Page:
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Big box refinance companies always like to lead the conversation with how much your monthly savings will be, but they’re not comparing apples to apples.

If you’ve had your current loan for any period of time, you’ve noticed that most of that payment has gone to interest.  Every month, a little more goes toward paying down the loan, and a little less goes toward interest.

At the time you refinance, you no longer have a 30 year fixed mortgage.  You have a 30-year mortgage, minus all of the months that you’ve paid on this loan.

When you reset the term of the loan to a 30 year fixed, it “shows you” the biggest savings by stretching the remaining balance of the loan back out over 30 years.

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The new payment is based not only on a lower interest rate (presumably) but also on a new 30-year term.  Paying the current balance over a longer period of time is going to make a big impact on your payment.  That doesn’t make it a smart thing to do!

Mistake #2: Interest Rate Roulette

Interest rates go up and down a lot.  As of the writing of this article in June 2019, mortgage rates are dropping, and are expected to continue to drop.  I know it’s tempting to keep refinancing to get a better rate, but the cost to do so can easily outweigh the benefit.

Consider this, if you are resetting the term of the loan every time, that’s lost equity right there.  Every time you refinance, you will incur title and escrow, or attorney’s fees.  That could eat up thousands of your equity there as well.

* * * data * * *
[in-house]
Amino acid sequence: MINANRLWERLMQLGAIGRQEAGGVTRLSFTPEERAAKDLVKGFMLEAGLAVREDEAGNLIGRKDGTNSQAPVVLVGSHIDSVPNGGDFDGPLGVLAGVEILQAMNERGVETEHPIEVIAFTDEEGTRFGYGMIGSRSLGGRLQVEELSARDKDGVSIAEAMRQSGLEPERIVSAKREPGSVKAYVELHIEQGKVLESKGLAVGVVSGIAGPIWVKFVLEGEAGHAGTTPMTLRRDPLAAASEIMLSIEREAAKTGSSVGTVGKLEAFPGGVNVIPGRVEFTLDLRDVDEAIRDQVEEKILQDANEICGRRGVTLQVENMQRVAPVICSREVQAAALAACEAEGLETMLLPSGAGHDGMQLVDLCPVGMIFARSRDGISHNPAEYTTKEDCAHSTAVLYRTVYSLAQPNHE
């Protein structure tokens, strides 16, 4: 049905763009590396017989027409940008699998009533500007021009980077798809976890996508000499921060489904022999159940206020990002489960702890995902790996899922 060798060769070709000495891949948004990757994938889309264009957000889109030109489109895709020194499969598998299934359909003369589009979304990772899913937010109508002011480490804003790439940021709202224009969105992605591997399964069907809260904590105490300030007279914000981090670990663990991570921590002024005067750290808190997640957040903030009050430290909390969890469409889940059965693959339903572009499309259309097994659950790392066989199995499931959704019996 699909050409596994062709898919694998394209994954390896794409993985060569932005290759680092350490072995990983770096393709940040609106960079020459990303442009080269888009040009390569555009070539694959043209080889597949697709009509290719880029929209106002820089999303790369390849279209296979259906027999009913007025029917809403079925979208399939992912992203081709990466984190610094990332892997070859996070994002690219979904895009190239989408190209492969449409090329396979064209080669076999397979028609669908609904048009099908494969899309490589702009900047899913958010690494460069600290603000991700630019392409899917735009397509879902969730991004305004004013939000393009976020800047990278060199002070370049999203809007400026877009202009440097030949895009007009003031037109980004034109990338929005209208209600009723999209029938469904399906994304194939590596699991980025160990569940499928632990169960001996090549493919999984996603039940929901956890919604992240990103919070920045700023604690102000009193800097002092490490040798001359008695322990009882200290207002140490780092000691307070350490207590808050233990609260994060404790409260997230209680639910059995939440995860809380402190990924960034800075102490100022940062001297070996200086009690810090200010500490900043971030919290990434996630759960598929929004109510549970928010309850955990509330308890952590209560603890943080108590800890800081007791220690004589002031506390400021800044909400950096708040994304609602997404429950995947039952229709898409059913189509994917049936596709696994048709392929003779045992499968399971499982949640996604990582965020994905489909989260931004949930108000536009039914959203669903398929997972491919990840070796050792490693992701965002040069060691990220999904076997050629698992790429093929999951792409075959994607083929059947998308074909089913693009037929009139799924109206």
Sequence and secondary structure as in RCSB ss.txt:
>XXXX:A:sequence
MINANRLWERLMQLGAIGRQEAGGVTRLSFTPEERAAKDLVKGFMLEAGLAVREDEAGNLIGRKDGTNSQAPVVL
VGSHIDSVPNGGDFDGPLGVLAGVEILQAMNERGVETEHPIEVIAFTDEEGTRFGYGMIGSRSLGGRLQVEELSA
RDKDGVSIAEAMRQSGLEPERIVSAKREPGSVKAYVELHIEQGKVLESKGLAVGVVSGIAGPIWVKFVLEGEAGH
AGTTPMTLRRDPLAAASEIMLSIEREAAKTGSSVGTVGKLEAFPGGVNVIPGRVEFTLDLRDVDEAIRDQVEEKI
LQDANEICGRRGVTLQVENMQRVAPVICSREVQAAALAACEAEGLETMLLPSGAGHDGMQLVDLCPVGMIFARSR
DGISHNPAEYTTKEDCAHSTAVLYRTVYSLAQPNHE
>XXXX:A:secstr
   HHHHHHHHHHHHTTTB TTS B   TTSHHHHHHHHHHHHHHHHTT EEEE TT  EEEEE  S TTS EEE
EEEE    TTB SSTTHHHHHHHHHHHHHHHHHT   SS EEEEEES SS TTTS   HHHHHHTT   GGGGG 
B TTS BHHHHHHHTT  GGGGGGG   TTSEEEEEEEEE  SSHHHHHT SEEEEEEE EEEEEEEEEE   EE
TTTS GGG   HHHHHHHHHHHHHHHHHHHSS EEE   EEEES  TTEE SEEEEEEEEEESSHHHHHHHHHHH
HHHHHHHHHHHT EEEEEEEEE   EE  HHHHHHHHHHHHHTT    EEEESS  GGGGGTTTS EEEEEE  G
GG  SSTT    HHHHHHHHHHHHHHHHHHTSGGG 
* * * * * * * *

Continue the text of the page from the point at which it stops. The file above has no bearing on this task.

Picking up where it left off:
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Take the best rate you can when you can get it.  You should not consider refinancing to lower the interest rate unless it can be reduced by a minimum of a half percent or unless you are reducing the term of your loan at the same rate.

Refinancing to take advantage of a “lower rate” might not make as much sense if you see how your loan balance continues to grow after every refinance.  If you’re not paying out of pocket, you’re paying through rate or equity.

If interest rates drop to the point where you can no longer argue against the exploration of the idea, be sure to keep an eye on hidden costs.  Rolling all costs into the interest rate is my personal preference.  This increases the interest rate reduction threshold and preserves your home’s equity.

Mistake #3: Give Up The Card Number

Many of the refinance advertising machine companies hire experienced telemarketers to talk you out of your credit card number on the first call.

These fees can be disguised as appraisal fees, application fees or anything else.  Those advertisements are expensive, so they are trying to make money any way they can, without considering whether it’s the right thing for you to do.

You should never have to pay upfront fees.  Your lender might send you a disclosure allowing them to charge a credit card for your home appraisal fee, but that only comes after you’ve agreed to buy the home and escrow is open.

Most mistakes beyond these three could have been avoided if one of these three mistakes were not already made.  Inexperienced call center based employees have little moral obligation to the outcome of your particular situation.